Hey Joe: I wanted to revisit something I wrote to you weeks ago about Michigan State and the rankings this year. The Spartans had been ranked No. 2 in the AP poll in week four, with two first-place votes. By week seven, they had dropped to No. 7, a five spot drop, and during that time had beaten Central Michigan 30-10, Purdue 24-21, and Rutgers 31-24. They remained undefeated, with a win over an Oregon team ranked #7 to start the season included in their resume. Somehow CLOSE WINS had dropped them five spots. I asked you at that time if any other team suffered a similar fate in similar circumstances. I am certain that only MSU precipitously dropped WHILE WINNING. I will add another, even more blatant scenario to suggest the bias against the Spartans, no matter what they accomplish or how many years they string together those accomplishments: Michigan State beat Indiana 52-26....AND DROPPED A SPOT IN THE POLLS, from No. 6 to No. 7. Michigan squeezed by Indiana by a fingernail in DOUBLE OT, and moved UP two spots in the polls. More egregiously revealing, Iowa beat Indiana by seven points (not by 26) and, instead of dropping a spot, as MSU did, moved up FOUR SPOTS.
Iowa had no signature wins at the time, vs. MSU having beaten Oregon and Michigan. Michigan of course had LOST to MSU. Explain to me how this indicates anything except bias. Going into the OSU game, MSU had one tainted loss, on national TV, where everyone saw and commented on Nebraska's improperly awarded last minute TD. The resume included wins over Oregon, Michigan (on the road), over an Air Force team that looks to be the Mountain West champ, and six of 10 opponents who are bowl eligible. Yet were ranked No. 9, and were a TWO-touchdown underdog to the Buckeyes. Now, they added a mauling of OSU to their record, a game that wouldn't have been close without a couple of giveaway TDs. A team that was ranked No. 1 for almost the whole season. Yet, MSU is ranked sixth (in the AP).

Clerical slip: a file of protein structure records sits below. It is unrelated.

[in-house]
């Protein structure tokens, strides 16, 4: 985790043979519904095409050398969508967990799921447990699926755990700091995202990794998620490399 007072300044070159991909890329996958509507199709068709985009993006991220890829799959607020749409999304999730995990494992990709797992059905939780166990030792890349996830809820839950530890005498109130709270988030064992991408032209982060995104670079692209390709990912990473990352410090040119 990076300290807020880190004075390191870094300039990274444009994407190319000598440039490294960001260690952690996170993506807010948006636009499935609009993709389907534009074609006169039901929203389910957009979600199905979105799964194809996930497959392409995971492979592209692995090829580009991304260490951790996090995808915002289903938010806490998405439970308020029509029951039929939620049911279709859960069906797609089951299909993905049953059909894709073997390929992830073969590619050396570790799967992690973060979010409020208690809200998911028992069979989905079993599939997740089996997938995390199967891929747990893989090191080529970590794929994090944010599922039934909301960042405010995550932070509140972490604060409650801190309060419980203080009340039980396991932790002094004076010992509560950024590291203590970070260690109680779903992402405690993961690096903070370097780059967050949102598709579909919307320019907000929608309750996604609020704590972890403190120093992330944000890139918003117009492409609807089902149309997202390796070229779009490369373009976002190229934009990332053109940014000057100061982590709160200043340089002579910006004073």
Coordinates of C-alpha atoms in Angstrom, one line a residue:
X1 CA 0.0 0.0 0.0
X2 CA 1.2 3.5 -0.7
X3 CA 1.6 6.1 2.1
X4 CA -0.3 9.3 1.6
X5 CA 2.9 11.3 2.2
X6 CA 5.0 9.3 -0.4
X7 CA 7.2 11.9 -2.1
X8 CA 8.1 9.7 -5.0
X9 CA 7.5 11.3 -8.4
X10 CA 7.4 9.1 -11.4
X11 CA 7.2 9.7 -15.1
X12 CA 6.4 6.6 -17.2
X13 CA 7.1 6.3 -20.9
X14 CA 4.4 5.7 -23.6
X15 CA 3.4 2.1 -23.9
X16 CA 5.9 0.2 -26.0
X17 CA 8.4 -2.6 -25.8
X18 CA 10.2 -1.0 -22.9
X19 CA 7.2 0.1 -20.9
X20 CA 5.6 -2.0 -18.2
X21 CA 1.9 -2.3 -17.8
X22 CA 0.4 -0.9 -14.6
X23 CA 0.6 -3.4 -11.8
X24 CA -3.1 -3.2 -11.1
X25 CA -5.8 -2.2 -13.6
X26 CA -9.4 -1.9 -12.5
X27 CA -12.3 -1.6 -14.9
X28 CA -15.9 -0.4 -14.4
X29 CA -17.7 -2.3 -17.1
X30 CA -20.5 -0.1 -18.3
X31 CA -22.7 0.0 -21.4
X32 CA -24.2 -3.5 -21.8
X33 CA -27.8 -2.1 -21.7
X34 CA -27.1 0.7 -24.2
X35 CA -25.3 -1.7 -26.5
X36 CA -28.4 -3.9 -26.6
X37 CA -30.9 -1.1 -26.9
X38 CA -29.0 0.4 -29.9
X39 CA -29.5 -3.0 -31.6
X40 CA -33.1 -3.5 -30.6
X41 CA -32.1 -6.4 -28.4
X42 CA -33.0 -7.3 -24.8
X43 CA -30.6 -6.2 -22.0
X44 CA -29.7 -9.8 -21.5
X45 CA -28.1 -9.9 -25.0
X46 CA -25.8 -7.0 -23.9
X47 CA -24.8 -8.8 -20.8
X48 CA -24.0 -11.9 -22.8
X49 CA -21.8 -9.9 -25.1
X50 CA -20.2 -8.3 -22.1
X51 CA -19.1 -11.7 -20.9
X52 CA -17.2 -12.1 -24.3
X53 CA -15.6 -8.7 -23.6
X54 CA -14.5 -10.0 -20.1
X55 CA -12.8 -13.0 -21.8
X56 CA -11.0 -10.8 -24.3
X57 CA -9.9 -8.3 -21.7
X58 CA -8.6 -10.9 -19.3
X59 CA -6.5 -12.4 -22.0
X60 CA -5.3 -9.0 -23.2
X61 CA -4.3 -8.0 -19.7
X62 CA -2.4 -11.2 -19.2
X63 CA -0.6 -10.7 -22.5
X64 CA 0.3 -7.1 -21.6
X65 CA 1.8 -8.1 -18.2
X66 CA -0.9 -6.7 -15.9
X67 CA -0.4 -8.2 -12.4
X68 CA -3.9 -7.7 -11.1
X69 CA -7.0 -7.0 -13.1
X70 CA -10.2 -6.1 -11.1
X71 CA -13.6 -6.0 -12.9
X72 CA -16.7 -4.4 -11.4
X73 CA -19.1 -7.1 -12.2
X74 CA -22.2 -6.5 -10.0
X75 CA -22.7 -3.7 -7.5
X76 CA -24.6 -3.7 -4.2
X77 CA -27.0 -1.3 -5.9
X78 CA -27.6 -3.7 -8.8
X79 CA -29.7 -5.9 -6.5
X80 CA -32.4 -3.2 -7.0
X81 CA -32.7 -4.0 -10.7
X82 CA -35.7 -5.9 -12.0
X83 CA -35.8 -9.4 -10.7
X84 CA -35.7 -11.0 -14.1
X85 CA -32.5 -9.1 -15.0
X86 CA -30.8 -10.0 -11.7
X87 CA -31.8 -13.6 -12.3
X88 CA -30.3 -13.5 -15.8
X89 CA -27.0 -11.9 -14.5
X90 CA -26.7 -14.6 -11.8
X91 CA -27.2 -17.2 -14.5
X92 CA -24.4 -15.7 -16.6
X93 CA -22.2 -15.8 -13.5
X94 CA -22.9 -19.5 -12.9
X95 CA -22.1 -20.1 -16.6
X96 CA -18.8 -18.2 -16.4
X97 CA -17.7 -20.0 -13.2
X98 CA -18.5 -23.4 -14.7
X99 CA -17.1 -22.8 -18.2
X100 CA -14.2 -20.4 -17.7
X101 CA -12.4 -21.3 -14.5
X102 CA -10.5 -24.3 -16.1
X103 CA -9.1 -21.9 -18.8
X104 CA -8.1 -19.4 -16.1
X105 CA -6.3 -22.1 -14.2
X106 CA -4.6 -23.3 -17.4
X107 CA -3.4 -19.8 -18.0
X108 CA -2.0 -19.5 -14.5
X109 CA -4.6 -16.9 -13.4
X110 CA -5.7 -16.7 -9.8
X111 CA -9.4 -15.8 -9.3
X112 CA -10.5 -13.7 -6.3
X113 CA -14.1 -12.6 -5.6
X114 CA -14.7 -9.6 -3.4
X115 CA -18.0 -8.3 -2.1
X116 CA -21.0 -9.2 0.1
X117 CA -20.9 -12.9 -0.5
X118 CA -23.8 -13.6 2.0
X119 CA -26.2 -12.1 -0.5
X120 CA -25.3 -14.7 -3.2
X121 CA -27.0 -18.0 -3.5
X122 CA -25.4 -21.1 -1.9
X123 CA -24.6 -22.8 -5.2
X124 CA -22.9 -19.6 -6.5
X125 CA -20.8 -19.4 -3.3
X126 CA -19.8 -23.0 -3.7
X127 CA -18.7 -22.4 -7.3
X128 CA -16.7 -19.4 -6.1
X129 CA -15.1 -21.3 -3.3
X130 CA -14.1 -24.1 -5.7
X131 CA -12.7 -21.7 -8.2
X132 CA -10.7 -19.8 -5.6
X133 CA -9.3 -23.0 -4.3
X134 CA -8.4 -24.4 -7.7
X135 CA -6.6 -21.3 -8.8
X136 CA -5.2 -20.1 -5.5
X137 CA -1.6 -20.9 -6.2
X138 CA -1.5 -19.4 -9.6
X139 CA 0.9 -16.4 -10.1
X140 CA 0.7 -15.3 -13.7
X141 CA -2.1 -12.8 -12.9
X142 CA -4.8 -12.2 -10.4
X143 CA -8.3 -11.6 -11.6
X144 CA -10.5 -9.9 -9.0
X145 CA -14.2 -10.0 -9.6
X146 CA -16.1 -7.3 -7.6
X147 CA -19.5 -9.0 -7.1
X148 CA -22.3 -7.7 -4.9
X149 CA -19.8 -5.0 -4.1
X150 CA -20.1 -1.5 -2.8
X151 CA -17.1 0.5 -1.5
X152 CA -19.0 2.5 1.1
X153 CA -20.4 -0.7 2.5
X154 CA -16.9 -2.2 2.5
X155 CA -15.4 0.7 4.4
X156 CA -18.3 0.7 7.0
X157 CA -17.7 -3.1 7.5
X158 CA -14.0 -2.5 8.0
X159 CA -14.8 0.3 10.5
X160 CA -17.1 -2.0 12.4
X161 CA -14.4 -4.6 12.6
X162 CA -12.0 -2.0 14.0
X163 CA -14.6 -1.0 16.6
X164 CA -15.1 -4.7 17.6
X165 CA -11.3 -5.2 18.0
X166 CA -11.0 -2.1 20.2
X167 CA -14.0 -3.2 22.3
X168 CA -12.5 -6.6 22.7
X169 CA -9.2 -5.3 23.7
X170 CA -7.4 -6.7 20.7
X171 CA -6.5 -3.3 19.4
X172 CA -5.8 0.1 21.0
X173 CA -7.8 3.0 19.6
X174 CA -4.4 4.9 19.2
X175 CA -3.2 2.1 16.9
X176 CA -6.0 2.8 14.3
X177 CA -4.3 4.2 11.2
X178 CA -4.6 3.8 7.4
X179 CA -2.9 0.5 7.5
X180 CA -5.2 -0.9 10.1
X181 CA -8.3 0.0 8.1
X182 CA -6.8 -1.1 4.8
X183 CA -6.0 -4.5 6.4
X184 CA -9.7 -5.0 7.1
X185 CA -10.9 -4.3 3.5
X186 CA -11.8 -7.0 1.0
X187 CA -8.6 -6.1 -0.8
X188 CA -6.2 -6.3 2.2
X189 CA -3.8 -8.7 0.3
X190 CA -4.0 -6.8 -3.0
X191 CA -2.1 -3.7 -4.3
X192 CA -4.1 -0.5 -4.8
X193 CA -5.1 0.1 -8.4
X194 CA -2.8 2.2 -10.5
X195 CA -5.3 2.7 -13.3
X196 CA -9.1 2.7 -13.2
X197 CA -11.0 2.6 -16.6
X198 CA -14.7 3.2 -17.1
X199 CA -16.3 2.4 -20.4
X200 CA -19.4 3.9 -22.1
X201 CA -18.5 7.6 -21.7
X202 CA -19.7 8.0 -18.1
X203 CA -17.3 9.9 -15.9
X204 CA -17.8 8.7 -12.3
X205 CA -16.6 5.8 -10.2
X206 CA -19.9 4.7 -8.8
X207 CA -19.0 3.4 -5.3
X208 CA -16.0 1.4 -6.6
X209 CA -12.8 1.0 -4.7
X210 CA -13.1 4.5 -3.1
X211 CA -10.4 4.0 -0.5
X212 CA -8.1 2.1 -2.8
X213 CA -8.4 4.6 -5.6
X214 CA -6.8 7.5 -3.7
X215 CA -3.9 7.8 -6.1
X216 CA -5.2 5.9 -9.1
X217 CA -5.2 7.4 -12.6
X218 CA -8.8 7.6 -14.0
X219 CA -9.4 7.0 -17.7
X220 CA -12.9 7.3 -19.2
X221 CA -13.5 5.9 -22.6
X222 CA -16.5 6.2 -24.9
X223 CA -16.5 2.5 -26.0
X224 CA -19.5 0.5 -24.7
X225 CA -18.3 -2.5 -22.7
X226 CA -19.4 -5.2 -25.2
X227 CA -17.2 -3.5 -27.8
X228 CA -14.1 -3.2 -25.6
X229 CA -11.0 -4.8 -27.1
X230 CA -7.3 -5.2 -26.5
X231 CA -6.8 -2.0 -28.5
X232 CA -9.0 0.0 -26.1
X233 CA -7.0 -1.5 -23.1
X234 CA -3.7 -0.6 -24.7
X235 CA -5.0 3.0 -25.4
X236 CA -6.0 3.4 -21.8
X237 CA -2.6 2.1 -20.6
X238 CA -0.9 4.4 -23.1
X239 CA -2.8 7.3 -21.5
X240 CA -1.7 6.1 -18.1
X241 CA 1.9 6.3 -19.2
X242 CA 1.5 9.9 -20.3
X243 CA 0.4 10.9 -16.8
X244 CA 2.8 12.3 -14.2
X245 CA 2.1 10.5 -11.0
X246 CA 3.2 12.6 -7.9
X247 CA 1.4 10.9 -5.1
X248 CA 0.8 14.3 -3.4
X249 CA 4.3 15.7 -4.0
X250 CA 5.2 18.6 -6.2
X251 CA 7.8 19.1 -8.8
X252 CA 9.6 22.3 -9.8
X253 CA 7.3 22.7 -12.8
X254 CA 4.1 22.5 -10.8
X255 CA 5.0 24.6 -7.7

Examine the teams ranked ahead of them, almost as if by birthright -- Clemson has wins over Georgia Tech (1-7 in ACC play) Boston College (0-7 in the league), Syracuse (1-6 in league play) and Wake Forest (1-6) -- all of whom are 3-8 overall! And let's not forget the signature wins over Wofford and Appalachian State to start the year. It includes a 3-point win over 6-5 Louisville. Both of their "big" wins came AT HOME, over Notre Dame and Florida State. Not one of their signature wins on the road. Yet they almost surely will be in the playoff.
Oklahoma's wins came against 3-8 Iowa State (2-6 in Big 12 league play), 4-6 Kansas (1-6 in league play), 5-6 Tulsa and a 6-5 Akron team...as well as a double-OT win over unranked Tennessee, and a 1-point win over a TCU team playing without its Heisman candidate quarterback. And they lost to 4-6 Texas. Hardly the same resume as the Spartans have.
Notre Dame? Dogfight wins over 3-8 Georgia Tech (by 8), Virginia (by 7), over Temple (by 4), and now Boston College (by 3) and a loss to the one team still ranked that they faced, Clemson. By the way, it will be interesting to see if the Irish are dropped for a "bad and ugly" win, over B.C., the same way MSU was earlier.
So, MSU is behind these teams, with a loss directly affected by a terrible TD call, and their biggest win coming WITHOUT THEIR NFL FIRST-ROUND QB. Having beaten the current No. 8, 12 and 18 teams, as well as the Mountain West champ. If somehow the Spartans beat Iowa in the Big Ten championship game (their third appearance there in the game's five-year existence) and don't at least get into the playoff, then the term they previously used, before the BCS and playoff systems came into play, to describe the national championship in college football would fit perfectly again. They used to call it "mythical."
The implementation of "bias" is "discrimination".
When social groups are treated this way by institutions,
those institutions are subject to prosecution.
But in college sports, officials are allowed to
impose their bias through discrimination
against Michigan State on a very regular basis.